Oropesa Sweep. Towed wire used for sweeping sea bottom when surveying for shoals, or locating wrecks. Consists of two kite 'otters', one at each end of a 450-ft. sweep wire, and a third otter-close astern-to keep both sweep wires down.

Orrery. Machine that illustrates the relative movements of the solar system bodies.

Orthodromics. Science and methods of great circle sailing.

Orthodromy. Art of sailing on a great circle.

Orthographic Projection. Projection of surface of a sphere to a plane perpendicular to line of sight, all lines of sight being considered as parallel.

Osculating. Said of two arcs, or circles, when in contact but not intersecting.

Osmosis. Water penetrating the gel coat of Glass Reinforced Plastic and travelling along the fibres of glass.

Otter. Plane surface towed forward of its middle length so that it will incline and dive. Used in fishing, mine-sweeping or sur­veying.

Outboard. Suspended or projecting outside a vessel. At or towards the side of a ship.

Outboard Motor. Portable motor attached to the stern of a boat with a vertical shaft driving an immersed propeller.

Outer Turns. Turns of a seizing, or whipping, that override the inner turns. 2. Those turns of an caring that tend to stretch a sail.

Outhaul. Any rope or purchase used for hauling outward. Specific­ally applied to clew of a gaff sail, and to outboard whip of union purchase.

Outlying. At a distance from the shore, or from a given position.

Outpoint. To sail closer to the wind than does a rival vessel.

Outport. Customs term for any U.K. port other than London.

Outrigger. Spreader set up to windward of crosstrees or tops to give more spread to breast backstay. 2. Projecting bracket for carrying rowlock in a small skiff or racing boat. 3. Boat fitted with outriggers.

Outsail. To sail faster than another ship, and leave her astern.

Outside Clinch. Turn of end of rope round its own part and with the end of rope outside the bight thus formed.

Outward Bound. Said of a vessel leaving a port in her own country. Said, relatively, of any vessel going to sea, even if homeward bound.

Outward Clearance. Formalities and procedure for obtaining 'Clearance Outwards'.

Overboard. Over and outside the sides of a ship.

Overcast. State of sky when it is 4/5, or more, covered with cloud.

Overcasting Staff. Measuring scale used by shipwrights to deter­mine the differences in timbers, or frames, from midships towards ends.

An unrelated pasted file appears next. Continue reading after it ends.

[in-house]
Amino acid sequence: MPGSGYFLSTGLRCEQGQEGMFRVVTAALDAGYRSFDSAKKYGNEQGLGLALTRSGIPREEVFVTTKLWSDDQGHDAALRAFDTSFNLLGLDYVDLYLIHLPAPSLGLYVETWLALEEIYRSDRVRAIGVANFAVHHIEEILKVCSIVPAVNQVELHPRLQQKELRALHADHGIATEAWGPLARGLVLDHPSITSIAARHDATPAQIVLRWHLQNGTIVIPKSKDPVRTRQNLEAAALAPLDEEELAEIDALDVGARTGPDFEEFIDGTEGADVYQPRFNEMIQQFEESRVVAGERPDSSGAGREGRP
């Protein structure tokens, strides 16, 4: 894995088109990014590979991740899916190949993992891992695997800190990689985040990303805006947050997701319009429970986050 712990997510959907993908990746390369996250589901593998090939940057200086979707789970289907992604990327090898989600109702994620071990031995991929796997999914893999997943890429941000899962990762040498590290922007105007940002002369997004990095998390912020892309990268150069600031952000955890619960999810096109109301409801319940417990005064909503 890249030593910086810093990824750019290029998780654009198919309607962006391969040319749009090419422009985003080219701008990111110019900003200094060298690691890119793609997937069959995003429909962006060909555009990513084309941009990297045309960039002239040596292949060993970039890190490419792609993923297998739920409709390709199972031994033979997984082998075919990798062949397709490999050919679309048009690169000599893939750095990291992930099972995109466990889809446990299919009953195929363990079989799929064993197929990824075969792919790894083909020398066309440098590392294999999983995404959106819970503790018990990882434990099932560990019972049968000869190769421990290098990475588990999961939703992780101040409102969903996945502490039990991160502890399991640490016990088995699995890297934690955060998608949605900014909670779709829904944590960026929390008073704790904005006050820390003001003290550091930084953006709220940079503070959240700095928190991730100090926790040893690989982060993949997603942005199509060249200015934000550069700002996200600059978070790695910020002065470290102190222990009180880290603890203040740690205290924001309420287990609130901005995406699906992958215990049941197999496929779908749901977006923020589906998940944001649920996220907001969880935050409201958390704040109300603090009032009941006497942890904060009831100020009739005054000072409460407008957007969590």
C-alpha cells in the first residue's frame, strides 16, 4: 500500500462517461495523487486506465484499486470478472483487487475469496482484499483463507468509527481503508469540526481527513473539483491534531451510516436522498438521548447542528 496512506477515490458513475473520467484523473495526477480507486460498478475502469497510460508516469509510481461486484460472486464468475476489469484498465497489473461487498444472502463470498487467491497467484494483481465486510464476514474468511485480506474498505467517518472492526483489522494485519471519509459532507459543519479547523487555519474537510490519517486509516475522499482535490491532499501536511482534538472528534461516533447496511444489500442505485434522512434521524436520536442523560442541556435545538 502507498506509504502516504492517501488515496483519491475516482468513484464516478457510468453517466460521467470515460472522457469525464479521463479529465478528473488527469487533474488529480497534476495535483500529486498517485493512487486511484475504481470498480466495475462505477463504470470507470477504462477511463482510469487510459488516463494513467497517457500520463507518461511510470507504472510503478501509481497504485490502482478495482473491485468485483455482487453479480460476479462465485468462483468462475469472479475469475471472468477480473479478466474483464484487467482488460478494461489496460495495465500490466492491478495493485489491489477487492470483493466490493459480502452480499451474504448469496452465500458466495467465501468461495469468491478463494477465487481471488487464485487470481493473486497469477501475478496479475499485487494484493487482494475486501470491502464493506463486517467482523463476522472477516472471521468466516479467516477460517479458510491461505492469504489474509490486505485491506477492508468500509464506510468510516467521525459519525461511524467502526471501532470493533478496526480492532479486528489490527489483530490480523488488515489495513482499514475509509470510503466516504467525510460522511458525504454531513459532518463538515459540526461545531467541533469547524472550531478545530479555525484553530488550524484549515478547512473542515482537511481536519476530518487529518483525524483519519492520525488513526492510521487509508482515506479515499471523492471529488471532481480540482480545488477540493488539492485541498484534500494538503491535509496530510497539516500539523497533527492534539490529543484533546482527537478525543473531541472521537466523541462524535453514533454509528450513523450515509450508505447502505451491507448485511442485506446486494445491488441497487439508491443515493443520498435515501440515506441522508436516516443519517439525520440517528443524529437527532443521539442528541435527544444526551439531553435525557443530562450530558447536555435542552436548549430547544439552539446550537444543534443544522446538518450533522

Overfalls. Violently disturbed water where a current sets over an irregularity in sea bed. Level tends to sink where bed rises, and to rise where bed sinks.

Overhand Knot. Simple knot made in end of a rope by taking end across rope and round it, and then through bight thus formed.

Overhaul. To examine with a view to repairing or refitting. 2. To overtake. 3. To extend a tackle so that distance between blocks is increased.

Overhang. Projection of upper part of stern abaft rudder-post.

Overhead. Underside of a deck that is above another deck.

Overlap. In yacht racing, exists when two yachts are on parallel courses and forward end of bowsprit of one yacht is forward of stern of another yacht.

Overlapping Rule. When two racing yachts are approaching a mark or obstruction, and an overlap has been established, the yacht further from the obstruction shall allow sufficient room for the nearer yacht to clear the obstruction.

Overload. To take excessive weight into a ship so that the appro­priate load line becomes submerged.

Overlop.* Old name for 'Orlop Deck'.

Over Rake. Said of the action of heavy seas that rise up and sweep into an anchored ship lying head to wind.

Over Run. To go past or beyond an intended position or distance. Overset. Capsize.

Overshoot. To go ahead of an intended position or line.

Overtaking. Coming up to another vessel from any point abaft the other vessel's beam. In the Rules for Preventing Collisions at Sea an overtaking vessel is one that is coming up with another vessel from any direction more than two points abaft her beam.

Over Tide. Delayed part of a tidal undulation that arrives after tide has begun to fall. May cause falling tide to rise or stop temporarily.

Owner. Registered owner of ship. In R.N. is a nickname for the Captain.

Owner's Liability. Statutory limit of liability of shipowner for losses due to the improper navigation of his vessel when occurring without his fault or privity. Limits are £15 per registered ton if there be loss of life, £8 per ton if no loss of life.

Ox Bow. Bend or reach in a river.

Ox Eye. Small cloud, or meteor, immediately preceding a violent storm off Cape of Good Hope. Mentioned by Falconer, but not by meteorologists.

Oxter Plate. Specially-shaped plate where side-plating ends in way of after deadwood.

Oya Siwo. Cold counter current setting S'ward along SE coast of Kamchatka and Kurile Islands, and along E coast of Yezo. Floating ice is carried between Kuriles and Yezo in early spring.